>content within the CHM file using the Help File Viewer (hh.exe) until a user
>selects the file in Explorer and clicks the "Unblock" button under the files
>properties, which resets the NTFS meta-data flag.
>This security feature can be bypassed by referencing external URI handlers
>from the CHM file's Table of Contents file, and links can directly accessed
>regardless of the help files locked state.
>Consider this example which references a local html file, and will not render:
><param name="Name" value="I will not work"> <param name="Local"
>And this example which will render, and spawn a shell through
>javascript/vbscript + activex:
><param name="Name" value="shell">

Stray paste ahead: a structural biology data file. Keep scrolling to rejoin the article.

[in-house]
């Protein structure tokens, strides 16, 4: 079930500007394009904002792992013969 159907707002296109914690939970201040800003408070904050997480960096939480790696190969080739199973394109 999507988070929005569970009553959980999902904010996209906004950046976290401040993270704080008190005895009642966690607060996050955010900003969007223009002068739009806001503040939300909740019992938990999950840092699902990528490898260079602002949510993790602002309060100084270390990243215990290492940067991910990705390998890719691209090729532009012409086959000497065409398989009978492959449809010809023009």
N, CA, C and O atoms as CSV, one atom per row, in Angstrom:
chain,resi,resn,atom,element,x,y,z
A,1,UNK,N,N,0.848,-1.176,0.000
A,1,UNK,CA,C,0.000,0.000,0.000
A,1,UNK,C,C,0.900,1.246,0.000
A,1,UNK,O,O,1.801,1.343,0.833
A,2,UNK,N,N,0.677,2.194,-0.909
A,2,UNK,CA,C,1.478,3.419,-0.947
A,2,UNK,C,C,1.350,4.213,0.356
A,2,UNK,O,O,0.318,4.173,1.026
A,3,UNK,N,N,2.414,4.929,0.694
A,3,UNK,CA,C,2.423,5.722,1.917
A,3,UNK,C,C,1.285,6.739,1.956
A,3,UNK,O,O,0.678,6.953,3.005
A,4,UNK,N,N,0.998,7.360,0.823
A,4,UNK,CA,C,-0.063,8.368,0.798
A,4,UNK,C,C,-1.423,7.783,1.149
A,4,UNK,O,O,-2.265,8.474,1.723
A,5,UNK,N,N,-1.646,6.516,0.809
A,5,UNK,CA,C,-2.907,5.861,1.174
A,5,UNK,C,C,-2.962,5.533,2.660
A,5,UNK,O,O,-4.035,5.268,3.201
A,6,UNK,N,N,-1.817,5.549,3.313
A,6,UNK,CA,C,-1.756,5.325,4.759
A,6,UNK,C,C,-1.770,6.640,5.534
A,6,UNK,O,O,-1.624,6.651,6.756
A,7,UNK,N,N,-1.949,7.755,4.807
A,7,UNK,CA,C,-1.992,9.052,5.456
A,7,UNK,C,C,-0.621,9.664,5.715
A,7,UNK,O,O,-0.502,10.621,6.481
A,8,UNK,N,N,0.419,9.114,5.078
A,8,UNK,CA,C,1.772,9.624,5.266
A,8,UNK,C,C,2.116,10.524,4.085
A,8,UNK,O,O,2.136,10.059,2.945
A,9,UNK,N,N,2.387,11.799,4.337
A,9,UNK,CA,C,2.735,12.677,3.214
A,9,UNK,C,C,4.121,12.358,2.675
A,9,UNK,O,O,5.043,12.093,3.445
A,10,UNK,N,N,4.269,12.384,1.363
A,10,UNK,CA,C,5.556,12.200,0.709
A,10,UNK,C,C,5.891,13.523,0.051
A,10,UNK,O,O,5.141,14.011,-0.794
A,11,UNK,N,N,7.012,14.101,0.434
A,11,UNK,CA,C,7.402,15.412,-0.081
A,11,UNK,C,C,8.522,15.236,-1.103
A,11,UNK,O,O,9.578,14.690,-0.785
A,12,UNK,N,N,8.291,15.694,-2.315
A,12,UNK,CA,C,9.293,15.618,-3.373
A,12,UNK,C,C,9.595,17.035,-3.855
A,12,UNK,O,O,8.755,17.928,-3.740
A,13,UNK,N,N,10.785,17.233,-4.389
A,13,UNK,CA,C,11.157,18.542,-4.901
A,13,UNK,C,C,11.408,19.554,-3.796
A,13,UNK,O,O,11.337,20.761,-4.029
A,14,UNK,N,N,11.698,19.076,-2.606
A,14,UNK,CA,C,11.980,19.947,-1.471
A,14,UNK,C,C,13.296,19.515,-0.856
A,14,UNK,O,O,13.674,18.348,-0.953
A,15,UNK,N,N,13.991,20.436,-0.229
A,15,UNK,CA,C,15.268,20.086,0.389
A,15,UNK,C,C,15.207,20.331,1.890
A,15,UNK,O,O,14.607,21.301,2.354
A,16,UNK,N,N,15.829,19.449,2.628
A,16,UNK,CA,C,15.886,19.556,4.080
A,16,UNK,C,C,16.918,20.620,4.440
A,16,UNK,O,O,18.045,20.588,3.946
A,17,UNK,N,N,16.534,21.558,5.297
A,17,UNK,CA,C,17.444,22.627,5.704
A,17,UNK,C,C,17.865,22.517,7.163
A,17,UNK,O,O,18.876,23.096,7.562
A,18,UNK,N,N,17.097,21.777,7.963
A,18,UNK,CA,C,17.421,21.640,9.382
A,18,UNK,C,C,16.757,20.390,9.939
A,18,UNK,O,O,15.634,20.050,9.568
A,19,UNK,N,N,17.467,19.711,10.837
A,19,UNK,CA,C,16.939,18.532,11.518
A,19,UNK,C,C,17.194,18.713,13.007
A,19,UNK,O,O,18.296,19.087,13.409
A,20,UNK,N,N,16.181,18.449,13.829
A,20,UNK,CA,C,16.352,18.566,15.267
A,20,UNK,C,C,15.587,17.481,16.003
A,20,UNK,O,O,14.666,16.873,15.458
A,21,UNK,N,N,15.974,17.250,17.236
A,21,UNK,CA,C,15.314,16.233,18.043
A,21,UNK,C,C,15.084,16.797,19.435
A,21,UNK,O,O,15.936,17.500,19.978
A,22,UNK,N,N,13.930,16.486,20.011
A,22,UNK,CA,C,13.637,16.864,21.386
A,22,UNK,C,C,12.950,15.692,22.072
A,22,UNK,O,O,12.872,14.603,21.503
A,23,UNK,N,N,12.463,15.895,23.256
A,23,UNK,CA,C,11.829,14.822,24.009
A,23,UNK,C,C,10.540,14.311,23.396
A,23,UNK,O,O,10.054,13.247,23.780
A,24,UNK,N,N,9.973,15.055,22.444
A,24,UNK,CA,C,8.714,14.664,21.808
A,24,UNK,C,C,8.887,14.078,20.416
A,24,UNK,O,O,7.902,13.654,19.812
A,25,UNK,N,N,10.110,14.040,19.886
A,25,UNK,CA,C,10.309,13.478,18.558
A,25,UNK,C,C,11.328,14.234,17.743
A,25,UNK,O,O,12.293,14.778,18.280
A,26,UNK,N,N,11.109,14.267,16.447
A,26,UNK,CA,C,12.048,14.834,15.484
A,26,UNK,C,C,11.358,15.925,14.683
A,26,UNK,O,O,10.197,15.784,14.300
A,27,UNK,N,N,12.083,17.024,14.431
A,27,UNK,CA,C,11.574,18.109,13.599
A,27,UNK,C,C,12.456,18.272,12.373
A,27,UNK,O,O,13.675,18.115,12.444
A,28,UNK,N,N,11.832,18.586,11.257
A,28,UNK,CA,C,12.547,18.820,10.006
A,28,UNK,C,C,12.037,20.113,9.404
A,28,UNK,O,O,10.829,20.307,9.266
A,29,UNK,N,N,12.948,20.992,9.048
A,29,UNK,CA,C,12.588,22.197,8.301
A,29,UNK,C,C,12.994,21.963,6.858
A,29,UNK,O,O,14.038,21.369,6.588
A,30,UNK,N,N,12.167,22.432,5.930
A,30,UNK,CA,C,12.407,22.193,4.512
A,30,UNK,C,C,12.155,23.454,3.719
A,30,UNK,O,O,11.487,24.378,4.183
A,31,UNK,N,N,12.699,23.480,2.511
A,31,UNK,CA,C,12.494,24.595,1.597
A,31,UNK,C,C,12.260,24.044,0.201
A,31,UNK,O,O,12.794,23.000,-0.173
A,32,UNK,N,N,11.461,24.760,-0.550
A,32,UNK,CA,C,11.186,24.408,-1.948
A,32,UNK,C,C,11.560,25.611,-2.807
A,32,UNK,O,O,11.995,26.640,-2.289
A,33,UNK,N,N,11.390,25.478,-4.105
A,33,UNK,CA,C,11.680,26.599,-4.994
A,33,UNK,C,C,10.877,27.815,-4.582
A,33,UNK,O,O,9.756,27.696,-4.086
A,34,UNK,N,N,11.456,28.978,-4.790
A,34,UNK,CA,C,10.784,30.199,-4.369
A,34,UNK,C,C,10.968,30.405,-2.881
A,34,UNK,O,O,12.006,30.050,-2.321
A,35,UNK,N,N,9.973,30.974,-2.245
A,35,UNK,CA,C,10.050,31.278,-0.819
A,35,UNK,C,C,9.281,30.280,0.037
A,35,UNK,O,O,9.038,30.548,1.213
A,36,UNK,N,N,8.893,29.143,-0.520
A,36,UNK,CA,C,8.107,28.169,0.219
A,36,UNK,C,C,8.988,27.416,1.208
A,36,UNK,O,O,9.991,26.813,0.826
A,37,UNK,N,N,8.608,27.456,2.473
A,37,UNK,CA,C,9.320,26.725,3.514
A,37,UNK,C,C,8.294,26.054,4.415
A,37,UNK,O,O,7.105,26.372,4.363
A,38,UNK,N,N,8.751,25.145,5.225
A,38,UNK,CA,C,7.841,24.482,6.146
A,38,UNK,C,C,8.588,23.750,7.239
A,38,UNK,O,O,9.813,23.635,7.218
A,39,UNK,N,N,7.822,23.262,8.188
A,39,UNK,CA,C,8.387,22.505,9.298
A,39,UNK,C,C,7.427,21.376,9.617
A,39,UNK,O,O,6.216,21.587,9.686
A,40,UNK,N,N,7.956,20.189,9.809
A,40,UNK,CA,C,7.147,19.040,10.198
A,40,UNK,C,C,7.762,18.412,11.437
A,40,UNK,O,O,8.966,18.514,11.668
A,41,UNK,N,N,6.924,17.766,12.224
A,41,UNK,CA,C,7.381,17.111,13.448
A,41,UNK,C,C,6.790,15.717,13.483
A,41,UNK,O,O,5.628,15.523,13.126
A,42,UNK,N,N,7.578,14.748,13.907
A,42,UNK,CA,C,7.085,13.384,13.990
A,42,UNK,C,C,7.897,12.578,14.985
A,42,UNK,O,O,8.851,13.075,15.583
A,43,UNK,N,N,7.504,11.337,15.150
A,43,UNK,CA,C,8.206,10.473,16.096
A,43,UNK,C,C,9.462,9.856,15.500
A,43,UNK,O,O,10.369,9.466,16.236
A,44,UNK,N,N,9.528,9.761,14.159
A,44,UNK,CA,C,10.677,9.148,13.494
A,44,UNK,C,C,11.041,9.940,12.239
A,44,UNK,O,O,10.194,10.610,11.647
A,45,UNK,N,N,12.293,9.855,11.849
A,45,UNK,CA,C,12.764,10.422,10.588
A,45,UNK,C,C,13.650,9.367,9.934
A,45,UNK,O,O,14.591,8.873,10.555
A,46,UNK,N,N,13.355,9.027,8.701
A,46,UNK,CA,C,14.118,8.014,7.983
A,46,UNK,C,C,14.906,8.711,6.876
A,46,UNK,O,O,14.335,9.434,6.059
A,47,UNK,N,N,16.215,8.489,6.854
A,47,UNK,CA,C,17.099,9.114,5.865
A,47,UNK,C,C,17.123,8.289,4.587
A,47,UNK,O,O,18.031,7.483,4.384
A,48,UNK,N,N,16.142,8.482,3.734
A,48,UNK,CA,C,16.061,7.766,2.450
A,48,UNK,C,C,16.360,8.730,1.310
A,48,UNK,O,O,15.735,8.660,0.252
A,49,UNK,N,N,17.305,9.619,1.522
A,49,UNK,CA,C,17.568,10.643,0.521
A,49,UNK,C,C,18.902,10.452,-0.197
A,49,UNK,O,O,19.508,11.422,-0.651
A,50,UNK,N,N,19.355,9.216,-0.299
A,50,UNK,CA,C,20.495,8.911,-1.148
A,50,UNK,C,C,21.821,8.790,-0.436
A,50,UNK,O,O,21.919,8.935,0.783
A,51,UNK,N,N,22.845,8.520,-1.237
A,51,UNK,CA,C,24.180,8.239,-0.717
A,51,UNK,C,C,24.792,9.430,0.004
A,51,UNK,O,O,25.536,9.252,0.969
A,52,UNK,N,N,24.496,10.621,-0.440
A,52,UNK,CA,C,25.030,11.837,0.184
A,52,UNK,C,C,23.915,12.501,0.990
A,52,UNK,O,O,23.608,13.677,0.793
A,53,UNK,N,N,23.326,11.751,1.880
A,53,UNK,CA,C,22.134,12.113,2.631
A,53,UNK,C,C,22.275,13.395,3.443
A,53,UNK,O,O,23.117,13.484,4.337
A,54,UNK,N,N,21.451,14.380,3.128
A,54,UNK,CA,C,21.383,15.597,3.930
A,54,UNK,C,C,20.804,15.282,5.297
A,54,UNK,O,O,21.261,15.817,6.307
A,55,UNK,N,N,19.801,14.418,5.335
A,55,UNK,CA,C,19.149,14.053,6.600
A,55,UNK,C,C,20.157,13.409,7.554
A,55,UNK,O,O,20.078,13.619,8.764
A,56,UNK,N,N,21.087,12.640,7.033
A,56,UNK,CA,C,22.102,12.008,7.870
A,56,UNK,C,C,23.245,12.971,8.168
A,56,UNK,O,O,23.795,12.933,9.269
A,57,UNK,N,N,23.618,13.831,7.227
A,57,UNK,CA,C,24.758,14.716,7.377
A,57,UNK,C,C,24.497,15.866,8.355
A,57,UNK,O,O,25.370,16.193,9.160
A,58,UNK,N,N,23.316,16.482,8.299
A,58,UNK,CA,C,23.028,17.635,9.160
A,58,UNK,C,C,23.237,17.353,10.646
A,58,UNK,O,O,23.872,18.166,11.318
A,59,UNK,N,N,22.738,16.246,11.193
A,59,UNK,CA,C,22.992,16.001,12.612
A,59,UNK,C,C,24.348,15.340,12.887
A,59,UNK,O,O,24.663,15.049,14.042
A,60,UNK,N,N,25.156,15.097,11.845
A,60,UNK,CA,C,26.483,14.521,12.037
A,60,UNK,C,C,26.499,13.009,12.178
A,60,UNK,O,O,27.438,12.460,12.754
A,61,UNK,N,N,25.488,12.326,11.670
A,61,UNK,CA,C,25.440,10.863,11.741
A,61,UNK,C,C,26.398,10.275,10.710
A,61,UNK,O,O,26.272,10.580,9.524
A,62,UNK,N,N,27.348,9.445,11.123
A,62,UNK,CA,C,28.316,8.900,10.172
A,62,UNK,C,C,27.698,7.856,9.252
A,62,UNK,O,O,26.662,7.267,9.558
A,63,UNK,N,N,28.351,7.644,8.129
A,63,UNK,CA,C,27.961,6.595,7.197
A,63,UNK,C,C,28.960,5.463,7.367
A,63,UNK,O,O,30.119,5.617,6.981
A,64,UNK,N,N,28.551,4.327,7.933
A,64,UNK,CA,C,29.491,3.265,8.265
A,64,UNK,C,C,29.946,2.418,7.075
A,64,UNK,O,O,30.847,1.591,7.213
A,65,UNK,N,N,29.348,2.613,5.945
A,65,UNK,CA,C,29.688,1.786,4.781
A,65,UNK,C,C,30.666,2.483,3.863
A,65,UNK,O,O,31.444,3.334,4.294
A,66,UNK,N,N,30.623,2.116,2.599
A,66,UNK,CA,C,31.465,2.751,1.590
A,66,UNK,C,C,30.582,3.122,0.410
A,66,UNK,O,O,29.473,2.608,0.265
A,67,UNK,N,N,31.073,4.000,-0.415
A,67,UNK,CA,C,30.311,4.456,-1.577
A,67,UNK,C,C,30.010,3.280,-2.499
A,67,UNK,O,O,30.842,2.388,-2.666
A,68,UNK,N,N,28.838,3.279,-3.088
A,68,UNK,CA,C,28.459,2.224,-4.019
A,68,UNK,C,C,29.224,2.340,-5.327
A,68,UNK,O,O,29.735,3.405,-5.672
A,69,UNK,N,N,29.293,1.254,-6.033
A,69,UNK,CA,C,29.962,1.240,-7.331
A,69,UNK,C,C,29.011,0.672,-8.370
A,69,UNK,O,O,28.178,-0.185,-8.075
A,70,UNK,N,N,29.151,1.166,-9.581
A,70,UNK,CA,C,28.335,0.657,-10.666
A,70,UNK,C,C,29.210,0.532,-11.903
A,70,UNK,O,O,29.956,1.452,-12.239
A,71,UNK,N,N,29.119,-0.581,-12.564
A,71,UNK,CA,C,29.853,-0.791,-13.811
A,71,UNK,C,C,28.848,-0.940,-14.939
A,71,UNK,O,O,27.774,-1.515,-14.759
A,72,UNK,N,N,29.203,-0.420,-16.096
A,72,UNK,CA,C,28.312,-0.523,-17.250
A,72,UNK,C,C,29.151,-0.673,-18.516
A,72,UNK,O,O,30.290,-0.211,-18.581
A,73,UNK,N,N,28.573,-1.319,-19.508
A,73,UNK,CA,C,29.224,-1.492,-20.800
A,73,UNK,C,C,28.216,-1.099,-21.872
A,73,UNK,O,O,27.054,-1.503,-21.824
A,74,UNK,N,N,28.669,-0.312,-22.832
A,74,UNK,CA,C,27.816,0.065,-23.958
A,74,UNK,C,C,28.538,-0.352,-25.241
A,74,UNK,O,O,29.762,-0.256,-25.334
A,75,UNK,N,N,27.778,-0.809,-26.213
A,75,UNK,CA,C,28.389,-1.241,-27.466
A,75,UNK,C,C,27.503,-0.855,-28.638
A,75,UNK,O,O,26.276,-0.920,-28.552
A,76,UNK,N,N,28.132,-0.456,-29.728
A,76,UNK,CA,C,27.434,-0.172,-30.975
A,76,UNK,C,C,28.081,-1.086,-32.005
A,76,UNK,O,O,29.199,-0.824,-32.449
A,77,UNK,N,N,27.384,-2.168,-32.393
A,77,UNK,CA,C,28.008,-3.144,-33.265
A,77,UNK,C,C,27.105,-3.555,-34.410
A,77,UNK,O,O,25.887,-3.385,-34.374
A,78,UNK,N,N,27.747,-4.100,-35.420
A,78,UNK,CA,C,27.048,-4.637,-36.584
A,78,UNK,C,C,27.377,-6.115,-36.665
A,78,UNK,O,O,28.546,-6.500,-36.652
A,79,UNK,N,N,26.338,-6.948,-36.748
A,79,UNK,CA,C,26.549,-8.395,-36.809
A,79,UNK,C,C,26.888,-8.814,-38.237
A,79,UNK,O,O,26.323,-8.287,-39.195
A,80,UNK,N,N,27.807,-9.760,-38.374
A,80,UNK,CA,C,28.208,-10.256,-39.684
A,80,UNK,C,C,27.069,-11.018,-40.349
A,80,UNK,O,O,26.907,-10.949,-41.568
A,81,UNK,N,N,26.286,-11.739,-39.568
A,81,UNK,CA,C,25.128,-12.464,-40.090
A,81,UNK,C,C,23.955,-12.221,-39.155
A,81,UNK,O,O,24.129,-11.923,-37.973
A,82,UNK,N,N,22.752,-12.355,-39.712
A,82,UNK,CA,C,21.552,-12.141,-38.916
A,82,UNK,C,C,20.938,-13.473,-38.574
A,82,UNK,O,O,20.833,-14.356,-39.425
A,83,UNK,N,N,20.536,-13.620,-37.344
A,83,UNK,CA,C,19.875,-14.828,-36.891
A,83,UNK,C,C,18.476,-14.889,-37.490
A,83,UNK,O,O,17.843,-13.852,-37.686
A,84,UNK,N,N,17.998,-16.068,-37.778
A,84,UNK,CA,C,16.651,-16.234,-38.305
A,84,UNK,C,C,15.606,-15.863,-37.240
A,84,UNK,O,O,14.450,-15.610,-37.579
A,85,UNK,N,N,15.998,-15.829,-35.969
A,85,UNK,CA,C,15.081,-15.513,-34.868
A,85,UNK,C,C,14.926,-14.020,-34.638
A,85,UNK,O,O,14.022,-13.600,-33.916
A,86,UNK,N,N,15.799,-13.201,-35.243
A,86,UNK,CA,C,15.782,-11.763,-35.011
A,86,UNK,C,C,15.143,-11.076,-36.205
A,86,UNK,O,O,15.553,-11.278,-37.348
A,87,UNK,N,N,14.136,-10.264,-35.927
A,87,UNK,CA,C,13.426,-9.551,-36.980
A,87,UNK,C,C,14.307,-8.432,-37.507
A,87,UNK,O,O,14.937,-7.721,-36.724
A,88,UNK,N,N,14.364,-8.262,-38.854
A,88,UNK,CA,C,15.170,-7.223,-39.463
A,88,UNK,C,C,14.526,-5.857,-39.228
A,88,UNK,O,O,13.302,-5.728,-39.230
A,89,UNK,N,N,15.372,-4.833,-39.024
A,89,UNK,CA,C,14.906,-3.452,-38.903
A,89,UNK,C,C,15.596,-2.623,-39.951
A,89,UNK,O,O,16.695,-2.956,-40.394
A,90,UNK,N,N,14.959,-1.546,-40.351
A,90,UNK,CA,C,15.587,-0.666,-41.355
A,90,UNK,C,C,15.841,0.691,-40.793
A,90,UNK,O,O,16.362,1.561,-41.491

> <param name="Local"
>The same technique can be used to download remote files, by linking the
>table of contents to a remote http:// resource.
><param name="Local"
>The implemented locked 'feature' and the NTFS flag are effectively useless for
>CHM files.
>Although I would not call this an exploit, it does illustrate a nifty trick that may
>prove useful to someone else.
>It might also make you think twice next time you download a Help File.
>An example CHM file can be found at:
>Source code to the Help file is available at:
>Microsoft acknowledge that this is a bug, but do not think it requires fixing
>until the next Windows Service Pack. This is due to the mitigating
>circumstances of CHM files and the requirements of an NTFS file system.
>This was the response I expected.
>Paul Craig
>Principal Security Consultant
>Full-Disclosure - We believe in it.